The level of observance may vary, as some must kosher their entire home and kitchen to invite the holiday in. Having a separate additional set of dishes, pots, pans, and utensils to clean, are often a part of this change-over process.  Many households consider this transition the opportunity for their grandiose Spring Cleaning. And yet there are others that simply prepare a festive meal without the need to make it such a labor intensive prep.  There is a wide range of observance, for sure.  But regardless of how you welcome Passover, it is safe to to assume that a typical Passover Seder always involves family gathering around a holiday table reciting from the traditional Haggadah and celebrating this festive holiday in very similar ways.

The Judaic translation of  Seder, means “order”, and so there are specific foods eaten at specific times prior to the main meal. There is a set order for everything that happens during this time.  The Seder Plate sits at the head of the table (generally in front of the Leader), displaying the five foods that all have a symbolic reference to the tale of the Jewish people’s freedom from Egyptian slavery.  Each guest has a copy of the Haggadah.  Supervised by the leader, all guests participate in responsive readings from the Haggadah and once reciting the prayers in unison, all eat the special traditional foods at the same time.  There is an obvious sense of an orderly agenda that is being methodically followed. “Haggadah” means to “to tell” and that is the purpose of the Seder; to tell the dramatic and exciting events that Passover recalls.  It is customary to re-tell the story of the Exodus of the Jewish people from slavery, and pass it on from generation to generation.

Make no mistake about it, the preparation for the Seder is extensive and detailed.  The duration of the ceremonial portion of the Seder meal may differ from family to family.  But regardless, the responsibility falls on the hostess, who is required to coordinate the entire schedule and manage the service of the meal. Timing is key. The matzah ball soup MUST be hot, the brisket should be carved ahead of time, and all the side dishes should be landing on designated platters, ready to go.  If you are not organized, this could go badly. Hopefully, there are happy helpers available to refill the wine glasses, clear and reset the table for each course.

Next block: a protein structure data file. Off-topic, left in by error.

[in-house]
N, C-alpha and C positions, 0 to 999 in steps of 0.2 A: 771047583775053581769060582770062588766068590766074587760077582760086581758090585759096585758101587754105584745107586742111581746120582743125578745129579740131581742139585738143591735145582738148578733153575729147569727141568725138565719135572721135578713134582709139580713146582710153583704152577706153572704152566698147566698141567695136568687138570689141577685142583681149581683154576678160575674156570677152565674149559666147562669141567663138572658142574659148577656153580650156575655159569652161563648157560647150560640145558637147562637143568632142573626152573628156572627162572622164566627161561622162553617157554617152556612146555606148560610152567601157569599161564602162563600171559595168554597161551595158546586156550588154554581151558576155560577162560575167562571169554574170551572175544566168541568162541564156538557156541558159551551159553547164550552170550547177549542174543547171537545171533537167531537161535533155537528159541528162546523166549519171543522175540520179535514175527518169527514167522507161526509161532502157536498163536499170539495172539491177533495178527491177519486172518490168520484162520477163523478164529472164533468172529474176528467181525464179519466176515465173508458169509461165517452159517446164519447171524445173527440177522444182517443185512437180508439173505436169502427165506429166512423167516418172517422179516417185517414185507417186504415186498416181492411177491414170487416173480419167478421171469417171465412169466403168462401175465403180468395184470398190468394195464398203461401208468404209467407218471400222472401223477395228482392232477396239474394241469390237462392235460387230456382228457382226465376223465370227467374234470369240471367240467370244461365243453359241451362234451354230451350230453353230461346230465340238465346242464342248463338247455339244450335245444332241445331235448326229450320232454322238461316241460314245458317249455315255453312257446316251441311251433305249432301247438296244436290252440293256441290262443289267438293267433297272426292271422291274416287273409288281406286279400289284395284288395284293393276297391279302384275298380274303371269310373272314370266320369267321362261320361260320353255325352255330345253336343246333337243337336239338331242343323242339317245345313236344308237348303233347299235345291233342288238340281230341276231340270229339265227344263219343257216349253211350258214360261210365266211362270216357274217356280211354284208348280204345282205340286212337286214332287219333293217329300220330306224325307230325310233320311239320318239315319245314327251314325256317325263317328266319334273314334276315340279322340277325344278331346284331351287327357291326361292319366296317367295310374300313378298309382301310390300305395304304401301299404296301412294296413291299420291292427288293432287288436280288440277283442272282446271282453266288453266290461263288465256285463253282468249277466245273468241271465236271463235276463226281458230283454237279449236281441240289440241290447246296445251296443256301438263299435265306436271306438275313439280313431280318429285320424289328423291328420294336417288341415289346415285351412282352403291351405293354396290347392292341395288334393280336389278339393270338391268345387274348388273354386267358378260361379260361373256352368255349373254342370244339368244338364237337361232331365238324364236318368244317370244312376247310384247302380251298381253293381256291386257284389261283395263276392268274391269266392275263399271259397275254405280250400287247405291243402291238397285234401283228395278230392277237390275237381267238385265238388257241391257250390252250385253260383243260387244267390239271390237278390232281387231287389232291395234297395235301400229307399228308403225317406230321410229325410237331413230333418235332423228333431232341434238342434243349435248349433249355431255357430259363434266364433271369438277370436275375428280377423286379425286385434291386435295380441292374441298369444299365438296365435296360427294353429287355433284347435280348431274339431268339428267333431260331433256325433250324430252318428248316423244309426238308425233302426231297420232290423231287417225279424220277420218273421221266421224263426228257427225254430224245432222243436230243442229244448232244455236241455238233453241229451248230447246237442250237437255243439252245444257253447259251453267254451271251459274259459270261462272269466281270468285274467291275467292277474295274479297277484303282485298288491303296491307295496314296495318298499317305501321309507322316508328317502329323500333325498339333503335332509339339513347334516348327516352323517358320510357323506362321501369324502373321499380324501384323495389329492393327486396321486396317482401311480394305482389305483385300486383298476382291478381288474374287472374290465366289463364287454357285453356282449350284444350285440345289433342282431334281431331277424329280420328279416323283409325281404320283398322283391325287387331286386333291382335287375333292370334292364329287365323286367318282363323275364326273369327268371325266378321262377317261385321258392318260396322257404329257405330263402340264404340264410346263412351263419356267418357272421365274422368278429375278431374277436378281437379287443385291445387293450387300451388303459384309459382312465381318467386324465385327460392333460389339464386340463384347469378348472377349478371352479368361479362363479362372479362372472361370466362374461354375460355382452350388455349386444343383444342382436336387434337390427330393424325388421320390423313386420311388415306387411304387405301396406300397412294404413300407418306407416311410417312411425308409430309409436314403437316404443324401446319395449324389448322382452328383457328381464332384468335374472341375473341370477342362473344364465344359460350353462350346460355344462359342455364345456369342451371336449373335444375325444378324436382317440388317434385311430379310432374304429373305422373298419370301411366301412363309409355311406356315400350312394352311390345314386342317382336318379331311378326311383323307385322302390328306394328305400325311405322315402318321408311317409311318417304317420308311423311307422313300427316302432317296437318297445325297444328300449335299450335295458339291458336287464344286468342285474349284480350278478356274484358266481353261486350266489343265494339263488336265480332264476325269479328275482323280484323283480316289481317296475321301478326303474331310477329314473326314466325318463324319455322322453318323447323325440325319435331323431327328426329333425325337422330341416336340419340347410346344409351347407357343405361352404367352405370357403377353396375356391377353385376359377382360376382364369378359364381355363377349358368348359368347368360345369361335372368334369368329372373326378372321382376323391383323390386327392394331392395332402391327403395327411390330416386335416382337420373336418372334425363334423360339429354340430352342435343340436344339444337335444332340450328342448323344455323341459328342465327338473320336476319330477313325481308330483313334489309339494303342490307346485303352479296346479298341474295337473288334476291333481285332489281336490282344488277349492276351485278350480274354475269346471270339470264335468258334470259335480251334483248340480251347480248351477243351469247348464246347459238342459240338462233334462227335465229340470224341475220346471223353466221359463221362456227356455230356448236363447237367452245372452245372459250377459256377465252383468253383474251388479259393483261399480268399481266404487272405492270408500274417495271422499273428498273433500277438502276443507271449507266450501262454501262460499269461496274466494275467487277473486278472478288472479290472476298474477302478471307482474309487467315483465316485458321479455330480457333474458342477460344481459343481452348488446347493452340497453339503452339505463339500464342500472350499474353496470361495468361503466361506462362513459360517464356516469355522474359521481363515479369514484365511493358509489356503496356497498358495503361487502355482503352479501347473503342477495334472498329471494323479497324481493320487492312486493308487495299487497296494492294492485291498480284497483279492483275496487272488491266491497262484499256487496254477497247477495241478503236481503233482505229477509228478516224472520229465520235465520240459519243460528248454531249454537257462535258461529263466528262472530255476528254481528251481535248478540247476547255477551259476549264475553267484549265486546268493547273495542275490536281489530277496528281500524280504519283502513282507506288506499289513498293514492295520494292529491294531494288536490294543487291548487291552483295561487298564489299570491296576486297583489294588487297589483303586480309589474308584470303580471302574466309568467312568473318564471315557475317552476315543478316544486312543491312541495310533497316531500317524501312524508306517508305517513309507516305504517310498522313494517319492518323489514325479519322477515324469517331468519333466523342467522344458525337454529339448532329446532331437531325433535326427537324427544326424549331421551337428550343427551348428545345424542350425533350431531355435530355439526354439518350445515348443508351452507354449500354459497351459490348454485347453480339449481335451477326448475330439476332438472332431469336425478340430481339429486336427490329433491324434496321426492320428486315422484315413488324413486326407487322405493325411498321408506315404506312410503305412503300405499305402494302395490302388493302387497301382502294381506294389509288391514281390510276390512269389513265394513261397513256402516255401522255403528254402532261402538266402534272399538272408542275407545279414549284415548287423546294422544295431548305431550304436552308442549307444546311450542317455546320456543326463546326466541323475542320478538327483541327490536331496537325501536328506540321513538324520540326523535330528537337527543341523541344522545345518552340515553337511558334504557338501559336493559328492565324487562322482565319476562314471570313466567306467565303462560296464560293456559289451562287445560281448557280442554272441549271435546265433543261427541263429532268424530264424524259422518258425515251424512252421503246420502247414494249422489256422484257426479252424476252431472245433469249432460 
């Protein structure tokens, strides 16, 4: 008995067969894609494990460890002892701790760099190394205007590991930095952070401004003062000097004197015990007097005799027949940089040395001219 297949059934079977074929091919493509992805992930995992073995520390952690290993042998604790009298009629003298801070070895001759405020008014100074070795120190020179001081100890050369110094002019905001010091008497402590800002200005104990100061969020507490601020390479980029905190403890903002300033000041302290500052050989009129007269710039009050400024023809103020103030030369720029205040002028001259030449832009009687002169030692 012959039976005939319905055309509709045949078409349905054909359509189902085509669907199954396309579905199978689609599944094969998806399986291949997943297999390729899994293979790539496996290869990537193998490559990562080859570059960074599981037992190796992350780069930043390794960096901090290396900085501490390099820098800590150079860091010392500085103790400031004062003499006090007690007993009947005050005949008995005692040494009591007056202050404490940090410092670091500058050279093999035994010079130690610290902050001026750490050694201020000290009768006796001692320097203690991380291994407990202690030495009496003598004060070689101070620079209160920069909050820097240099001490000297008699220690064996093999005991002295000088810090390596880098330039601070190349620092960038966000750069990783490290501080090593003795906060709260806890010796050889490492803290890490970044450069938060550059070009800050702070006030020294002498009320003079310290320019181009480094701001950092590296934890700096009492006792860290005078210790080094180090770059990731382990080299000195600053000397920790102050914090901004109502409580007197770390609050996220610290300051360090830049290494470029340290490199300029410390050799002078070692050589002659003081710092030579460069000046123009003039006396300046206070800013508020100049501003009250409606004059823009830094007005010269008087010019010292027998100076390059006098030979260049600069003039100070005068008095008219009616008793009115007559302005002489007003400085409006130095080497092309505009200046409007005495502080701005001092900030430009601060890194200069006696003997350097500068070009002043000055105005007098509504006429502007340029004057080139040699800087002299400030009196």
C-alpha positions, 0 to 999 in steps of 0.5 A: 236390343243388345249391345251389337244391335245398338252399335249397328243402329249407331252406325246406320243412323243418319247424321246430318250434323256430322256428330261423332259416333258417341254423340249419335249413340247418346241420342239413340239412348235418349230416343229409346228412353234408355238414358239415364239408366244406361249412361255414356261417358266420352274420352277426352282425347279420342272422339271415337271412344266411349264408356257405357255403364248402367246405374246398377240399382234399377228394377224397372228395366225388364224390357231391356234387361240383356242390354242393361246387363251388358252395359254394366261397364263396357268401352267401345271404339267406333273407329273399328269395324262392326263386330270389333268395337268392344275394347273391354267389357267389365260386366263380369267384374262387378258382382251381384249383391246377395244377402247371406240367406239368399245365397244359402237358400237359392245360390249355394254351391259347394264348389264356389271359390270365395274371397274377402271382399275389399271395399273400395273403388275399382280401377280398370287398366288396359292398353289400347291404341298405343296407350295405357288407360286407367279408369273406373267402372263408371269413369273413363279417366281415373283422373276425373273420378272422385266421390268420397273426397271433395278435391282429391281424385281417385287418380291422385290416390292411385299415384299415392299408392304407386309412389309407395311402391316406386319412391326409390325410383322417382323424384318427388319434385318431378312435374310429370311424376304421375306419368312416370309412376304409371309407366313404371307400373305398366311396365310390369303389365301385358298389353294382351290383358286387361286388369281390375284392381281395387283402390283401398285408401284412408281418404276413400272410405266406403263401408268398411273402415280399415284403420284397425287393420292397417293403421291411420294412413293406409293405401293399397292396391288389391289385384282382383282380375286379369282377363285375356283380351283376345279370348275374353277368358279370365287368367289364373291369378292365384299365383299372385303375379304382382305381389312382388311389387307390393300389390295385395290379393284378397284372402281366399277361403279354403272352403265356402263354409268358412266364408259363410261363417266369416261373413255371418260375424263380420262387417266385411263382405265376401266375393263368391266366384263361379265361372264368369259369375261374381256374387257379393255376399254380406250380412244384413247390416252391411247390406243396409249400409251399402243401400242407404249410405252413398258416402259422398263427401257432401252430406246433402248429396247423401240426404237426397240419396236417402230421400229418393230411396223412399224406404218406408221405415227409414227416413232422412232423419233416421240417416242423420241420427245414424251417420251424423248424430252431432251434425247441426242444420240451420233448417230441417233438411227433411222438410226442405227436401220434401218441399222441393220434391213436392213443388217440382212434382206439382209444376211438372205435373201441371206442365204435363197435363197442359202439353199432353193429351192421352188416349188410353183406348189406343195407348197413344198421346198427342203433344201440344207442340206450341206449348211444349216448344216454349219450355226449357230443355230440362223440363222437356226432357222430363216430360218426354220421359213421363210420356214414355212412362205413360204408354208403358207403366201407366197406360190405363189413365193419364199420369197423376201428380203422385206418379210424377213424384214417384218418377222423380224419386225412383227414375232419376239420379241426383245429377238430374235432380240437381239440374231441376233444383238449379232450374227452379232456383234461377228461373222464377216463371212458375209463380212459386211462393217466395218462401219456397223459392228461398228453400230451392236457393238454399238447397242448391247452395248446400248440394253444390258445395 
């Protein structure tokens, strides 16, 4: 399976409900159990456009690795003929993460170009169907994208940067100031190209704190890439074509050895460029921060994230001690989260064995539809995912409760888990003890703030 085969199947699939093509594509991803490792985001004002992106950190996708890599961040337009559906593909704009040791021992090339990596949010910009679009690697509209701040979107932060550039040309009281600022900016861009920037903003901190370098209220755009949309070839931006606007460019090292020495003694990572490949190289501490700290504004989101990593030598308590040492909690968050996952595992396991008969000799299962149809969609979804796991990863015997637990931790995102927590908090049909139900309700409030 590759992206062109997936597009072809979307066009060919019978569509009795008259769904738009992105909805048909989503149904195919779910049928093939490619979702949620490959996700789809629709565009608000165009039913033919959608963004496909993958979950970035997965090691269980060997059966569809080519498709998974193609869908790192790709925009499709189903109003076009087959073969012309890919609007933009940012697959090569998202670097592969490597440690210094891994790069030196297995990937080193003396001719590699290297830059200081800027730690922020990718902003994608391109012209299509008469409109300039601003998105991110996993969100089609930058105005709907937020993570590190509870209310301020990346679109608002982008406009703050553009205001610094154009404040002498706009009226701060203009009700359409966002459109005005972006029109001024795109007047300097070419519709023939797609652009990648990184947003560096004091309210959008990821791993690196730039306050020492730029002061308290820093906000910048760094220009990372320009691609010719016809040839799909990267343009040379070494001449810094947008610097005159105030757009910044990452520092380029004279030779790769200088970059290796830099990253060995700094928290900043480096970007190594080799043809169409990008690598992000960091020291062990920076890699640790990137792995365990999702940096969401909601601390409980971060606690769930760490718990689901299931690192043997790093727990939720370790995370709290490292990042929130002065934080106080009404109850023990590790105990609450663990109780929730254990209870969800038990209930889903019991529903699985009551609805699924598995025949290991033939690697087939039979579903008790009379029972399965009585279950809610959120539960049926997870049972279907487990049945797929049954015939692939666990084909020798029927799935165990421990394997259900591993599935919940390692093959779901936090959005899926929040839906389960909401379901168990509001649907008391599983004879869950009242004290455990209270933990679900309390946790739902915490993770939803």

From year to year, I save my notes on menu choice, recipes, guest lists, etc.  In this way, I can recall what worked and what did not, and make adjustments for the following year.  A good practice for any holiday planning.

There is something beautiful to be said about that wherever you are in the world, those observing this holiday are all following the same order of practice.  There is little deviating. The Seder Plate is prepared with the same components throughout the world.  This Jewish holiday unites people in a way that no other does, because it is organized in the exactly the same manner.  This dinner is like no other ordinary dinner.  There is a definite pace that is controlled by the ritualistic practices and the re-telling of the Passover story. The customs are abided by in the same order. And no matter how the menu varies, you can be guaranteed to find a box of matzah set on every table.  Everywhere, families are singing “Dayenu” in the same tune, one voice. It is essentially the same in any country you travel; consistent and repetitive. It’s something to look forward to each and every year.

No matter your religion, adhering to certain rules and customs may seem confining but I believe it connects humanity. We all need structure and parameters.  During this holiday, we are restricted with our diet, and are forbidden to eat leavened bread.  Like anything else, once deprived, we learn to appreciate our freedom more deeply.  We are grateful to be free from tyranny and we are happy to return back to normalcy at the end of the holiday.

One of my favorite Passover delicacies is the “Charoset,” which is a mixture of nuts, apples, wine, and cinnamon.  During the ceremonial portion of the seder, we dip this with a leaf of  bitter romaine lettuce. What we glean from this is this…life is bitter-sweet .  The sweet and pleasant taste of the harvest impresses upon us that, no matter how bitter and dark the present appears, we should hopefully look forward to better days.

Nice take-away.  Do you have a favorite holiday that aligns you?   Do you prepare and plan for it?

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New Press Release

FYI, “Networking” is named accurately because, guess what? …..It works !!! I did a spotlight presentation about my organizing business and services, and a DJ from IRadio of Hauppague wrote a very complimentary and informational commentary of my presentation. It was published in the Long Island Small Business Owner Magazine. I am eternally grateful for his support. I have since gotten many referrals. Click on this link to read more. The title of the article is “Hey you, Move the Mess”.